A Weeknight Dinner Blueprint
This sort of simple, healthy fare is exactly what this time of year calls for. In between all the hustle and bustle of the holiday season, I crave delicious, nutritious meals that I can enjoy with my husband—without extra stress and effort.
George and I have already made several variations of this recipe this fall. Potatoes, carrots, fennel, romanesco, or any variation of winter squash can all be substituted in for the cauliflower. Any variety of onion will also work. Not in the mood for cumin tonight? Try curry powder with lime instead of lemon. The possibilities are endless with this sheet-pan supper.
When George and I cook this together, I handle the chopping and seasoning, and he handles the roasting and stirring. George admittedly isn’t the most confident cook, but putting him in charge of setting a timer, stirring, and then re-setting a timer is the perfect job.
If you, like us, are feeling a little rounder than you did the day before Thanksgiving, and are bracing yourself for a December full of eggnog and cheesy dips, then this healthy, weeknight-friendly recipe is for you.
Sheet-Pan Lemon and Cumin Roasted Chicken With Cauliflower and Spinach
- 2 chicken leg quarters (or 4 bone-in, skin-on chicken thighs)
- 1 head of cauliflower, cut into 1-inch florets (about 3 1/2 cups)
- 1 medium yellow onion, 1/2-inch sliced
- 1 1/2 tablespoons olive oil
- 1 1/2 teaspoons kosher salt
- 3/4 teaspoon ground cumin
- 1/4 teaspoon ground turmeric
- 1/4 teaspoon freshly ground black pepper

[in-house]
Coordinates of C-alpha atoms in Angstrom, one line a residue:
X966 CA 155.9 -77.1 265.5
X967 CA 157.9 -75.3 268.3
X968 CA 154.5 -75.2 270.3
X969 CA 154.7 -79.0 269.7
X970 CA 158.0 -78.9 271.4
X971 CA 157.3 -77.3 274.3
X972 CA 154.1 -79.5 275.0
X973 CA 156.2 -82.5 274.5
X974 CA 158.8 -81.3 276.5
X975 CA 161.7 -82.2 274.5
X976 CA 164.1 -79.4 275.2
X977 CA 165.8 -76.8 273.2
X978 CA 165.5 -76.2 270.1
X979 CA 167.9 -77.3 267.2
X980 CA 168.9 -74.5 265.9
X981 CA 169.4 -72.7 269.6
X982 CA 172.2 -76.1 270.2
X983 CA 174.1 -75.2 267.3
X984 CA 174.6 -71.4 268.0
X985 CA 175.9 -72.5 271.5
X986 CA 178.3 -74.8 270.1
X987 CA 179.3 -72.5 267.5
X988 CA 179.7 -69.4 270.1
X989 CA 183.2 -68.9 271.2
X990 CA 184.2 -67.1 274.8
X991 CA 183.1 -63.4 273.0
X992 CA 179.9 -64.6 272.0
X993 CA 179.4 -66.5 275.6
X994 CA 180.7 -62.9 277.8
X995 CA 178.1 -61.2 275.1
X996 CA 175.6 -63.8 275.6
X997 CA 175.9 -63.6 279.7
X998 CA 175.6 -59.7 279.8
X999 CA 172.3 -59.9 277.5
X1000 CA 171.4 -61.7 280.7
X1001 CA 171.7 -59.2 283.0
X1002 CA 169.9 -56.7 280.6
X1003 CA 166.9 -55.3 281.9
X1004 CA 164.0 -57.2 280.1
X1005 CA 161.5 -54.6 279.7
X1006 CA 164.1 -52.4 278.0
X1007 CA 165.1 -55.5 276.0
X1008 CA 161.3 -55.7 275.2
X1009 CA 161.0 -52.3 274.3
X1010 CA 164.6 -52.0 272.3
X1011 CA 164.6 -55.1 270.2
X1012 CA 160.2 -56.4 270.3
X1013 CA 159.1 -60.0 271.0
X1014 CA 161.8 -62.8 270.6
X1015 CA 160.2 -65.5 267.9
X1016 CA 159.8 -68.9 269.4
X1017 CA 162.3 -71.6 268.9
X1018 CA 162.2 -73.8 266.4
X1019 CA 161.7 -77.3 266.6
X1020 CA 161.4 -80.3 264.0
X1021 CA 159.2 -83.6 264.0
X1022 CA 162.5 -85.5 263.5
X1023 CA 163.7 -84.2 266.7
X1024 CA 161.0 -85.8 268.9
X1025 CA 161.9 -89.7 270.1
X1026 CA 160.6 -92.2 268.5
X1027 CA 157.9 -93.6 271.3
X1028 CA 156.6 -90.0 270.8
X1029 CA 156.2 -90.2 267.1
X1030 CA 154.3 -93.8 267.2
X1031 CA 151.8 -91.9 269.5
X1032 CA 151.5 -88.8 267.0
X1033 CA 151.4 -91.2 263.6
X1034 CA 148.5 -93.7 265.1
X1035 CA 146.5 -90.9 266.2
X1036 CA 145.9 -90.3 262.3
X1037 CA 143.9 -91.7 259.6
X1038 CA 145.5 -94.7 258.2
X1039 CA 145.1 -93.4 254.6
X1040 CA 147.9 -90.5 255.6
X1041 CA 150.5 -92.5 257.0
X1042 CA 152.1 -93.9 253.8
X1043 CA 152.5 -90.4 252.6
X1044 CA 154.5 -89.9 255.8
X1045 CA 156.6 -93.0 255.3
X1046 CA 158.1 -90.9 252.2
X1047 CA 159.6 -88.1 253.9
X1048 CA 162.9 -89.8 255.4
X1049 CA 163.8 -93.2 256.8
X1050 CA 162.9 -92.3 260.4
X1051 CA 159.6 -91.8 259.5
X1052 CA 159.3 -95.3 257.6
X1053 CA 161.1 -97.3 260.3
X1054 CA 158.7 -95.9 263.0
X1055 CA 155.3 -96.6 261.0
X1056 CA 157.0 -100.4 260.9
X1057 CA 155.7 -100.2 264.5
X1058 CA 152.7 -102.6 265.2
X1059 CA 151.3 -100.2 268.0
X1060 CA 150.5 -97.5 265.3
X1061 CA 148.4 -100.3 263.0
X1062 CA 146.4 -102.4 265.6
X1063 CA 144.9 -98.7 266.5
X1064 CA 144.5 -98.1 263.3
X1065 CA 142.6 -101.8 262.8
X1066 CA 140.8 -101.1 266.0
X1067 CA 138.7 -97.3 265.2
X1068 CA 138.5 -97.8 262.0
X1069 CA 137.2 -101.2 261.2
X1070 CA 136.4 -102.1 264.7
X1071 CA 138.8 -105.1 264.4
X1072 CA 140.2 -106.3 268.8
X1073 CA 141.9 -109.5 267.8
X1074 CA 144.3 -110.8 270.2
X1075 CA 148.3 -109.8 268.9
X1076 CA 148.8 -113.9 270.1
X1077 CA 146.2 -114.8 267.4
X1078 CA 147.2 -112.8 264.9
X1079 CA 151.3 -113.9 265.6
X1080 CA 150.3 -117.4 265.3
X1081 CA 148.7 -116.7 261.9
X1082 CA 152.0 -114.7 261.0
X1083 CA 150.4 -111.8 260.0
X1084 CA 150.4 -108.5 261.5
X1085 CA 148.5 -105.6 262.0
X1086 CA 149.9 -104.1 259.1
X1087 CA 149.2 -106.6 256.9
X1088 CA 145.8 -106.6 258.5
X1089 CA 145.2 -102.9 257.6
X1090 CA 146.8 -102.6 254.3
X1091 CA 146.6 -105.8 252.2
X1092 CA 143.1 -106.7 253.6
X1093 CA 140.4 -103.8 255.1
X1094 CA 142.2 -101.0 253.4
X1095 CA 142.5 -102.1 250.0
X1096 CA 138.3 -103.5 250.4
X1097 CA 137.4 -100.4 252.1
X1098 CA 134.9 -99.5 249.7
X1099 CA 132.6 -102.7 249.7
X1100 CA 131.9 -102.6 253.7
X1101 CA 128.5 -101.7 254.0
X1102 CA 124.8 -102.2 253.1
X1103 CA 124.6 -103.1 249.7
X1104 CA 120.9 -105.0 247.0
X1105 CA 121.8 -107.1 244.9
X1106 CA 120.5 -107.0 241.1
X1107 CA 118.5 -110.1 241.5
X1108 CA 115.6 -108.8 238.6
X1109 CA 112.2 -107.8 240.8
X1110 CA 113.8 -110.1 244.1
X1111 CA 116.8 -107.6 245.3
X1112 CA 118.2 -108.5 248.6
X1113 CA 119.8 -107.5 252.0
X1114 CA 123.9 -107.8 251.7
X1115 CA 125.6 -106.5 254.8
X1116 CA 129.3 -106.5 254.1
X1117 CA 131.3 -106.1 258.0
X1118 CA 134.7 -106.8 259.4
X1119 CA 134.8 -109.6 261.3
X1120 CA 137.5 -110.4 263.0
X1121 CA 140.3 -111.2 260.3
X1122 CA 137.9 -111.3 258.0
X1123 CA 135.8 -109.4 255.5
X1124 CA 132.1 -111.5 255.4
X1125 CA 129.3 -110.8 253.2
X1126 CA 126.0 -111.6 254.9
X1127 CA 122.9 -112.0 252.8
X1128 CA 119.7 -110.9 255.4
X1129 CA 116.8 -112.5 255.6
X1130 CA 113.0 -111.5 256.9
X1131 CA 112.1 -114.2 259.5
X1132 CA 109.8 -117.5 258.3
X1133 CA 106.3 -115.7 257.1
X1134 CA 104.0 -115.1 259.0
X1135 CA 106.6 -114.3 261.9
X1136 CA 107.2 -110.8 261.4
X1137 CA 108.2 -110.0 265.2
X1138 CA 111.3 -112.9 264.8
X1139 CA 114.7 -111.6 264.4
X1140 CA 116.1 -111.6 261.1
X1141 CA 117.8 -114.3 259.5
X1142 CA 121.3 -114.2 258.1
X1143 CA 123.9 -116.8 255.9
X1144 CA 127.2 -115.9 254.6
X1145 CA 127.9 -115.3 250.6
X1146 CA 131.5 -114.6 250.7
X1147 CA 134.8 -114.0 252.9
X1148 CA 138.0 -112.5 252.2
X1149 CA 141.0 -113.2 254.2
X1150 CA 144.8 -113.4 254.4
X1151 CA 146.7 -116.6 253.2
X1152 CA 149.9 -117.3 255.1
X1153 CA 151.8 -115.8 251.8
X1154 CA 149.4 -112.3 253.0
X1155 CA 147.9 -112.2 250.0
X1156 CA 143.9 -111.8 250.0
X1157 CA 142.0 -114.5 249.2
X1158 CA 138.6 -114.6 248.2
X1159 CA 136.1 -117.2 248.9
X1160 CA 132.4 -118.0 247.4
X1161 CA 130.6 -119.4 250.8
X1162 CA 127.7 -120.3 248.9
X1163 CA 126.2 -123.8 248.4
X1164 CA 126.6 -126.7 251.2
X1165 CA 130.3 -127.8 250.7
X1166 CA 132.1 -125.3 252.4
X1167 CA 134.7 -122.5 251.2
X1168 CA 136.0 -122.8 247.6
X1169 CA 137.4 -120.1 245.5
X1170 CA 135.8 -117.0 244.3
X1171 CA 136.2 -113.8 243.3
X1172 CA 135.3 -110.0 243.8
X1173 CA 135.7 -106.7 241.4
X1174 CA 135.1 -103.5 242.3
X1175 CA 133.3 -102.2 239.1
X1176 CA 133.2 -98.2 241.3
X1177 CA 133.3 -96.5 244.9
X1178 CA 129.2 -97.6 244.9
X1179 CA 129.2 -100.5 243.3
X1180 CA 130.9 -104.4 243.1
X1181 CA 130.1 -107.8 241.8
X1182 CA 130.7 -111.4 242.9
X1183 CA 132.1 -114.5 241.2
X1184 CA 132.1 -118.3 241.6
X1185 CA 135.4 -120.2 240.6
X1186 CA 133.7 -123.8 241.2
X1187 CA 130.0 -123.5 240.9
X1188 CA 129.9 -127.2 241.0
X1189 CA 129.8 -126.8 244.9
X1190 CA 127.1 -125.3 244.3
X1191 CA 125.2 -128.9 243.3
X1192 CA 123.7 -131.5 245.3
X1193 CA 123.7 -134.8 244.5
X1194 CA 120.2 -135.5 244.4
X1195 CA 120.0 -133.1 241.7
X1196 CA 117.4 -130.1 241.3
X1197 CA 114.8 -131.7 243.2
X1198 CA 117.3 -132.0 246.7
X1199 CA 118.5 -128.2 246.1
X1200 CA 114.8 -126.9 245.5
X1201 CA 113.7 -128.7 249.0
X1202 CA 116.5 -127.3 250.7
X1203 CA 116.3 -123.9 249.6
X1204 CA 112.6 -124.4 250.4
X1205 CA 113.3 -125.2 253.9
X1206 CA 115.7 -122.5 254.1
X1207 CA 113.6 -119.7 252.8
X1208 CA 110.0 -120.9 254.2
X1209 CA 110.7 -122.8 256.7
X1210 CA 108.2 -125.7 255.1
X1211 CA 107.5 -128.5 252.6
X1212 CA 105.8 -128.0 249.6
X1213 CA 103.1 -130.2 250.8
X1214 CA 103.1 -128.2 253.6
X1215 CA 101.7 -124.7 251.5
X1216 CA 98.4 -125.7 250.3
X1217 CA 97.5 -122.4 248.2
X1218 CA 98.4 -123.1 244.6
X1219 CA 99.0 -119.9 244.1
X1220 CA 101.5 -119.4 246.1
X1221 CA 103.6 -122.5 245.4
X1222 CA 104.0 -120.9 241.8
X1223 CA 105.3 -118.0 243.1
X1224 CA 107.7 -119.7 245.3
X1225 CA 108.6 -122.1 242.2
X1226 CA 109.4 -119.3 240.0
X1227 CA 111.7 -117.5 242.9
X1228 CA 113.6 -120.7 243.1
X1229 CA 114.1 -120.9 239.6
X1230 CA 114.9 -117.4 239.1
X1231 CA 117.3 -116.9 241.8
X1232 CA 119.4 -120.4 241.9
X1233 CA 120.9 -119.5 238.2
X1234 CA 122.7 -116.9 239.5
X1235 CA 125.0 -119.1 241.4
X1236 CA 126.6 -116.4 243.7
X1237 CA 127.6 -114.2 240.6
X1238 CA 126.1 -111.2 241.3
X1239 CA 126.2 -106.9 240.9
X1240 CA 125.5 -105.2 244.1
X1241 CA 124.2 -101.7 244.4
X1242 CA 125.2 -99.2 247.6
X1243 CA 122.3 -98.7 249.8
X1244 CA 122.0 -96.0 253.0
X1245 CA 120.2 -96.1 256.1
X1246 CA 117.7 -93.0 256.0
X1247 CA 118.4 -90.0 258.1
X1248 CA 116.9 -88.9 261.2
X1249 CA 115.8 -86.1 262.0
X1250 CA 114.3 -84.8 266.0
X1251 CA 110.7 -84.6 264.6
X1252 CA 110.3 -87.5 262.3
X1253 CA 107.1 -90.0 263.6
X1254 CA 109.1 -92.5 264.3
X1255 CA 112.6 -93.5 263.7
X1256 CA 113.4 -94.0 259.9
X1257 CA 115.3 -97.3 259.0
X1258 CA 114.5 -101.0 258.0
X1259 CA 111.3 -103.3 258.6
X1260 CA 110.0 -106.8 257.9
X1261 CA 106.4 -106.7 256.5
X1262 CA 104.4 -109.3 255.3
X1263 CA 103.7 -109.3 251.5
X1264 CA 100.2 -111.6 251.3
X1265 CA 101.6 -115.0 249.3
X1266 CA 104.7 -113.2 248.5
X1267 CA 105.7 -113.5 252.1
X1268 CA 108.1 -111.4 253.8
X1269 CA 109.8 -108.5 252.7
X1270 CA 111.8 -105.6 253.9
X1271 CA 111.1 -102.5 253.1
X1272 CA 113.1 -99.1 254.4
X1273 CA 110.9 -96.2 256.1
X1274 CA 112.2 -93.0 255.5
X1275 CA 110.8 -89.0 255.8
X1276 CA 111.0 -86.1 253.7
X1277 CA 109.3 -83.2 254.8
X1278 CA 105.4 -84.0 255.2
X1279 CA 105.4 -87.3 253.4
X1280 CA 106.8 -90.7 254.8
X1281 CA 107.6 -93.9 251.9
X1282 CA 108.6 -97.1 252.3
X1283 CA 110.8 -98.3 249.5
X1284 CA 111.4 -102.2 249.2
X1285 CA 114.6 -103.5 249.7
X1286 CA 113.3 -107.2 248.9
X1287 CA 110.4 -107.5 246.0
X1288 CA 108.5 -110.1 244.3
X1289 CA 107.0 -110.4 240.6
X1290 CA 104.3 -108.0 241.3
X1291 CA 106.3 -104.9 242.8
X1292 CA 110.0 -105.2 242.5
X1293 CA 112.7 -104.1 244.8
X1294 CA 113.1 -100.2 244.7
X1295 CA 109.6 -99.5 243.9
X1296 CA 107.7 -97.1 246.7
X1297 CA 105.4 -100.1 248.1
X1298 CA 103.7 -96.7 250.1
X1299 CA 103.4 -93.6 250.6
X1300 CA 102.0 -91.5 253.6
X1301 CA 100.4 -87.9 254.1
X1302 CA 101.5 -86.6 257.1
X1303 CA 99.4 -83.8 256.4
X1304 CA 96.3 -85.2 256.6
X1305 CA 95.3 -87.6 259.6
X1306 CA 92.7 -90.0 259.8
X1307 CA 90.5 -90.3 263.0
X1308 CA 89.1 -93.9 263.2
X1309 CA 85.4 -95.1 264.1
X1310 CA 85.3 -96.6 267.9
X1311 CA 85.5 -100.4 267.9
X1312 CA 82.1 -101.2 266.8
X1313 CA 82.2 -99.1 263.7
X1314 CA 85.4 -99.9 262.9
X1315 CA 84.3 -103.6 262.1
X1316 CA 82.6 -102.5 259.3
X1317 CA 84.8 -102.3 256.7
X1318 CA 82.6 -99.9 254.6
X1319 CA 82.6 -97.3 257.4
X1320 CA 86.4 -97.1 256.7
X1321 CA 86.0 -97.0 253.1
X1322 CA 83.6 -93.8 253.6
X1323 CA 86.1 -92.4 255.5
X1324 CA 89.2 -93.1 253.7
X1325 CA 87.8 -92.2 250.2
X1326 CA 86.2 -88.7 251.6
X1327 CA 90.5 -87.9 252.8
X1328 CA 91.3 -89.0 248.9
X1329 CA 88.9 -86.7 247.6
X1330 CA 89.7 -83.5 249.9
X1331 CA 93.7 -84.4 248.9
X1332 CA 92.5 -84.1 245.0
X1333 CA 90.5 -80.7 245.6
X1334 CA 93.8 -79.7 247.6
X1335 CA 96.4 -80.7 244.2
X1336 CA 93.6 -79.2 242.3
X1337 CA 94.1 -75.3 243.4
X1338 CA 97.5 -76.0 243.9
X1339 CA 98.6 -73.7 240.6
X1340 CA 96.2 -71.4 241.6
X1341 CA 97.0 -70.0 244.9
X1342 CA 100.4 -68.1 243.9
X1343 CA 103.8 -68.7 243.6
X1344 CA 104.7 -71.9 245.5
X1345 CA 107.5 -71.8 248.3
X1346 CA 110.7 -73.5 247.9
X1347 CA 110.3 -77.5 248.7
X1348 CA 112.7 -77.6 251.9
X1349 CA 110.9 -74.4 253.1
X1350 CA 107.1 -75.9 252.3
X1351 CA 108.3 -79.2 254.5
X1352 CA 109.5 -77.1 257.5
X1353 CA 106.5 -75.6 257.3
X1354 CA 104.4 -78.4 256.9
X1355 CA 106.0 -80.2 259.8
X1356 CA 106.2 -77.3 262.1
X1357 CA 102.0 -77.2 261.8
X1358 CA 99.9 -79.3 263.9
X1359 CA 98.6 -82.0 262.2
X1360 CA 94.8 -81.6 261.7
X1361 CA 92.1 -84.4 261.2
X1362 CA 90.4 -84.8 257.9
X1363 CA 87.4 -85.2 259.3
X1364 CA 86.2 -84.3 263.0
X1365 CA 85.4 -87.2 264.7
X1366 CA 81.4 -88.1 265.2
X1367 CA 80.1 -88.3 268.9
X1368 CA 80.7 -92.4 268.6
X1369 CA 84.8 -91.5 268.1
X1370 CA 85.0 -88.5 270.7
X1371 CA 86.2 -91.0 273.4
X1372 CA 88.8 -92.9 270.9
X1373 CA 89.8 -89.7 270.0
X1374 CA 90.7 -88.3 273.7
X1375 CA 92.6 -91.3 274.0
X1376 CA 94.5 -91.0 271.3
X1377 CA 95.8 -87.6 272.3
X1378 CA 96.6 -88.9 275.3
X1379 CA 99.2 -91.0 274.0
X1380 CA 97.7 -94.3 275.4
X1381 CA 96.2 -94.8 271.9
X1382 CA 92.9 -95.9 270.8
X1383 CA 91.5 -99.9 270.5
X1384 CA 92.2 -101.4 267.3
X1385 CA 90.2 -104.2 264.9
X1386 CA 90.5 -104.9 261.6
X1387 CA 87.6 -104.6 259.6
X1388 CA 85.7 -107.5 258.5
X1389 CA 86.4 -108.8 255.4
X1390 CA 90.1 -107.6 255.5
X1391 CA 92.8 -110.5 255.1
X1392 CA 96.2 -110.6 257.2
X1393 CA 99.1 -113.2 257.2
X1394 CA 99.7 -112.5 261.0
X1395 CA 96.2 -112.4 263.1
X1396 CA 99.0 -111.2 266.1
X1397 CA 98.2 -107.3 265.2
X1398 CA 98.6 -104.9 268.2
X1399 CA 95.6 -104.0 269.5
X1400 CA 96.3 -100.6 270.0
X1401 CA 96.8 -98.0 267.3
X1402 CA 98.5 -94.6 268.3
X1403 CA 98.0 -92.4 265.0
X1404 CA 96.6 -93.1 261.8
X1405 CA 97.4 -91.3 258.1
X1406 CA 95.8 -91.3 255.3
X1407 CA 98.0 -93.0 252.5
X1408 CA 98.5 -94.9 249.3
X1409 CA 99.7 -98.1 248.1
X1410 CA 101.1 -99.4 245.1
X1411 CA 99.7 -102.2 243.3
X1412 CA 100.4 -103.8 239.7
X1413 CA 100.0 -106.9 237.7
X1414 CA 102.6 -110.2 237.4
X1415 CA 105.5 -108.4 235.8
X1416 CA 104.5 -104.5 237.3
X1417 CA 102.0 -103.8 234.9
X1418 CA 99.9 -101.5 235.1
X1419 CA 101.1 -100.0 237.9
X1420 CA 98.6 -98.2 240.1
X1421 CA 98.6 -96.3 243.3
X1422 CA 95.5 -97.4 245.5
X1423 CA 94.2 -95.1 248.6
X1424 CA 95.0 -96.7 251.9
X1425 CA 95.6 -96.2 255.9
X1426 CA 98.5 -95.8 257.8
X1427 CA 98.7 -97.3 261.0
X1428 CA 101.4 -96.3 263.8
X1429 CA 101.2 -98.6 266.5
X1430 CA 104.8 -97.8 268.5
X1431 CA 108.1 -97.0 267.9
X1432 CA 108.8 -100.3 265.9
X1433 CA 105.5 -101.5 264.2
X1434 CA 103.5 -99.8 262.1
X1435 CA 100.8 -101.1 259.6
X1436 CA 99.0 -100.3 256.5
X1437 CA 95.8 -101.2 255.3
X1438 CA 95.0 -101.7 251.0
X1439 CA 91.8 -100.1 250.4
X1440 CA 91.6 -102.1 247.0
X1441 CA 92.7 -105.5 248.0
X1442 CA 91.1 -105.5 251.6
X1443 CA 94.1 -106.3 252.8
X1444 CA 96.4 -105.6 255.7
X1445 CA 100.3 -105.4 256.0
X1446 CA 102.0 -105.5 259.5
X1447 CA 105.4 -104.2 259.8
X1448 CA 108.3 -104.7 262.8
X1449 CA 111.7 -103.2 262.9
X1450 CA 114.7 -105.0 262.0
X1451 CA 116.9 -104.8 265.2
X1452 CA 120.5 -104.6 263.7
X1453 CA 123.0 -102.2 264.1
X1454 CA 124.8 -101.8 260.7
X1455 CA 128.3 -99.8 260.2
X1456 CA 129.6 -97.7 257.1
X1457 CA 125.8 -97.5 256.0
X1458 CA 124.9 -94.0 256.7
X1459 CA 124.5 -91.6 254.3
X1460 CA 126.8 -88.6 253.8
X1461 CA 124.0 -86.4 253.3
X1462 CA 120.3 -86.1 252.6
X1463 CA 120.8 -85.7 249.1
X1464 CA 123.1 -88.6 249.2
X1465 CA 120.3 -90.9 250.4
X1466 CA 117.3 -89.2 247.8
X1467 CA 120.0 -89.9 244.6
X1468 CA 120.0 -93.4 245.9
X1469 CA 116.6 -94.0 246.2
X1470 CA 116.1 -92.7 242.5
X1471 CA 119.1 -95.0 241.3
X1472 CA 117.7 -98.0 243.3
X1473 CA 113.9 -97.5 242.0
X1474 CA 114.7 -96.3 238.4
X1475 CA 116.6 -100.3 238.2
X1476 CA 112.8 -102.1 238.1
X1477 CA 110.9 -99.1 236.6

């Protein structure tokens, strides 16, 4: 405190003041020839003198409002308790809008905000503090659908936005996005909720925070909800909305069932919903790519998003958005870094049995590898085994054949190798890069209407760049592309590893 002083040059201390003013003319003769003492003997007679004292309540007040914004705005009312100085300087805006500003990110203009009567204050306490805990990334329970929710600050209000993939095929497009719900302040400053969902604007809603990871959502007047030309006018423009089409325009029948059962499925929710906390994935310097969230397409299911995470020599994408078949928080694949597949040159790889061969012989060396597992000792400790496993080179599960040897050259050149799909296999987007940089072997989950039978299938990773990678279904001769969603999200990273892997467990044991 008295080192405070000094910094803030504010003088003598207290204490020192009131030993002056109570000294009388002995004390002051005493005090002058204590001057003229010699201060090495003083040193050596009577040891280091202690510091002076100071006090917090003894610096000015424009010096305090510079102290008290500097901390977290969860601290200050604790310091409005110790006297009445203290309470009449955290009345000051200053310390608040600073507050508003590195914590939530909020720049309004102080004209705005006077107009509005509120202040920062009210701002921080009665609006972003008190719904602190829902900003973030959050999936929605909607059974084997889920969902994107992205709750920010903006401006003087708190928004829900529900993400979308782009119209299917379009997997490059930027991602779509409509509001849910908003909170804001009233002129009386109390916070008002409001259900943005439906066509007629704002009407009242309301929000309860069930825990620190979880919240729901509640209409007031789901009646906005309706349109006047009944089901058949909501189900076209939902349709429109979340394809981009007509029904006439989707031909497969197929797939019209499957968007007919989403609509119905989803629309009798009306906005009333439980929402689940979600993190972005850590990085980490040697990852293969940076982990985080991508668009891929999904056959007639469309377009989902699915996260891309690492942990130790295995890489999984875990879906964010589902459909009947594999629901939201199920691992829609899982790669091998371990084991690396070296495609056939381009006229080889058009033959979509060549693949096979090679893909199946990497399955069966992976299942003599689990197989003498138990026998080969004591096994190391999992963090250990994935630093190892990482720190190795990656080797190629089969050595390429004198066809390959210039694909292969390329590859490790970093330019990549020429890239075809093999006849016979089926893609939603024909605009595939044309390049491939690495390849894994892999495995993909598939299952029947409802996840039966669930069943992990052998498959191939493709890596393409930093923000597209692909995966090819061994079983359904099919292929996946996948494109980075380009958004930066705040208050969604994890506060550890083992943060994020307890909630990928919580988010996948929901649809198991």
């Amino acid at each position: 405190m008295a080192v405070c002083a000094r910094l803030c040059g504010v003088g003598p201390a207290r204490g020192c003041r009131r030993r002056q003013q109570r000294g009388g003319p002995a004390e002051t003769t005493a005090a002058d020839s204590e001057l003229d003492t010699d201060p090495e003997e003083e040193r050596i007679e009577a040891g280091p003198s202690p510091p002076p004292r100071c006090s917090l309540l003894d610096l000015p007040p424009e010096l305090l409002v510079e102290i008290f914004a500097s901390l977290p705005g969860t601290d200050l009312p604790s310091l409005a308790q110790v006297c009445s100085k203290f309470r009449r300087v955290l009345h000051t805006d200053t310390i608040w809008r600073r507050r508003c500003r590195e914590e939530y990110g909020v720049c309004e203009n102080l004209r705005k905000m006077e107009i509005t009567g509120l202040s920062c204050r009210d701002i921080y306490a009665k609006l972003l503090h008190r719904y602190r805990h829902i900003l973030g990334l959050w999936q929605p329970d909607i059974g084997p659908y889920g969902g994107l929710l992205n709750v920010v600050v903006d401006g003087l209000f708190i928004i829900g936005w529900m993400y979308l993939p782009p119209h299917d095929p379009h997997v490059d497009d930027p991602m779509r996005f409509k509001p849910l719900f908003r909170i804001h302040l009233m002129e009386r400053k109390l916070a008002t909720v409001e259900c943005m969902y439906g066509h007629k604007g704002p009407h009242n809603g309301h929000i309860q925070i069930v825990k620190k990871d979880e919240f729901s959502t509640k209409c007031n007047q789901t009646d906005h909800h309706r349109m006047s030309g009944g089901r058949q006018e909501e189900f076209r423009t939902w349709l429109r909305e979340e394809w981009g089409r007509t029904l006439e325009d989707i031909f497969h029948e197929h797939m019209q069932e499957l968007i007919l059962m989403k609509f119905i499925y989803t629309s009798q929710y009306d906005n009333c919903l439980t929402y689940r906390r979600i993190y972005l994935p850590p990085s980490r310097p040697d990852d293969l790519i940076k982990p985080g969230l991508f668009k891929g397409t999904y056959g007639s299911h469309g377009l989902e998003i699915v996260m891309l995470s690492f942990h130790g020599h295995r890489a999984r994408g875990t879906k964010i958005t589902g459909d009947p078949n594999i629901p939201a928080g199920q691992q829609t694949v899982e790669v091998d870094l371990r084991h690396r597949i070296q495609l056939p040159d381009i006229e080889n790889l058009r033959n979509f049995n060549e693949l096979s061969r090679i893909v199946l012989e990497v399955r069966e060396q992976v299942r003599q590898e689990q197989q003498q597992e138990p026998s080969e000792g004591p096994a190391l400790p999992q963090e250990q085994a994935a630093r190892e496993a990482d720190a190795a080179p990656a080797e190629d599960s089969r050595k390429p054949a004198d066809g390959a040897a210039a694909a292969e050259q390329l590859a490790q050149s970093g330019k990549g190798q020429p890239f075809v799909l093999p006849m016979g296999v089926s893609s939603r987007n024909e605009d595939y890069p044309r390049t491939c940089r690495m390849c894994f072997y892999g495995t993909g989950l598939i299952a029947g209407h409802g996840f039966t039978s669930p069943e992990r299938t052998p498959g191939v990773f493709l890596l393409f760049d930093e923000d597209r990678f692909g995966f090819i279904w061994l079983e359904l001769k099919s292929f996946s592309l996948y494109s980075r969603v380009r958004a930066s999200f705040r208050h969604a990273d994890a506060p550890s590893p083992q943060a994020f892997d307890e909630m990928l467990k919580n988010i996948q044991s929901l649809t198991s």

- 1 lemon, halved
- 1 1/2 packed cups baby spinach
- 3 ounces feta cheese, crumbled
- 2 tablespoons finely chopped parsley
Position a rack near the top of the oven. Preheat the oven to 425 degrees F.
Place the chicken, cauliflower florets, and onion on a large rimmed baking sheet. Drizzle with olive oil, then sprinkle with salt, cumin, turmeric, and pepper. Toss to coat everything evenly, then spread out in an even layer, so that no cauliflower or onion is under the chicken. Place the lemons cut-side up anywhere on the baking sheet.
Place in the oven and bake for 25 minutes. Give the cauliflower and onion a stir to allow them to absorb the chicken fat, and return to the oven to cook for an additional 20 minutes. If your chicken skin isn’t golden brown and crispy, broil it for 2–3 minutes, watching it closely the entire time to make sure it doesn’t burn.
Working quickly while the baking sheet is hot, transfer the chicken to two plates. Squeeze the lemon juice over the cauliflower and toss in the spinach to wilt it. It helps to use tongs to do this. It won’t wilt entirely, but it will look soft when it’s ready.
Divide the cauliflower and spinach mixture between the two plates, top with feta and parsley, and enjoy immediately.
Want to use chicken breasts? Cook the cauliflower on its own for 15 minutes, then add the chicken. It needs much less time to cook and will dry out more easily.
If you want to swap in a heartier green such as kale or Swiss chard for the spinach, toss it with the cauliflower, then place the baking sheet back into the oven (turned off, but still hot) for a few minutes. It’ll need that extra heat to get nice and tender.
Make it Mexican! Use 1 tablespoon of taco seasoning instead of cumin, turmeric, and black pepper; cilantro instead of parsley; and lime instead of lemon. Throw some avocado on top and serve with hot sauce. Olé!
Caroline Chambers is a recipe developer, food writer, and author of “Just Married: A Cookbook for Newlyweds.” She currently lives in Carmel, Calif., with her husband, George, and baby boy, Mattis. Follow her on Instagram for cooking tips and snippets from her life in Northern California @carochambers